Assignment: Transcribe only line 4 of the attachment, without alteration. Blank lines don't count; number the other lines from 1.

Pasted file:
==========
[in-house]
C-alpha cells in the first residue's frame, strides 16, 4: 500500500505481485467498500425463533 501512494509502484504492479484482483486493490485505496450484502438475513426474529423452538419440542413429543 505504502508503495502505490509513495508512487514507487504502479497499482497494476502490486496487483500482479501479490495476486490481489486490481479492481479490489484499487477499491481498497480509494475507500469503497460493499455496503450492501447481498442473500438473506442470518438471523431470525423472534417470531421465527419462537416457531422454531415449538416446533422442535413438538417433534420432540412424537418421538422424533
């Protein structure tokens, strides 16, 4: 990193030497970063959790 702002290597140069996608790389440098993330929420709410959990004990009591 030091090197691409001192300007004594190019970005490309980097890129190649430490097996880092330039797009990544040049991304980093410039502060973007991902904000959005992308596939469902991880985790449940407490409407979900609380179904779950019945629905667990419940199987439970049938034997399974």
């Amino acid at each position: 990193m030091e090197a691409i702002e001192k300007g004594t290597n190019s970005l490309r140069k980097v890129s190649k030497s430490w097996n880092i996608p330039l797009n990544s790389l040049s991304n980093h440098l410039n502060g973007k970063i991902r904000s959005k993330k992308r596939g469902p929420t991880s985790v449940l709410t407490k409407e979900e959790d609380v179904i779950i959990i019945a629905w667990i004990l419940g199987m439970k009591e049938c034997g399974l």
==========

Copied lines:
């Amino acid at each position: 990193m030091e090197a691409i702002e001192k300007g004594t290597n190019s970005l490309r140069k980097v890129s190649k030497s430490w097996n880092i996608p330039l797009n990544s790389l040049s991304n980093h440098l410039n502060g973007k970063i991902r904000s959005k993330k992308r596939g469902p929420t991880s985790v449940l709410t407490k409407e979900e959790d609380v179904i779950i959990i019945a629905w667990i004990l419940g199987m439970k009591e049938c034997g399974l």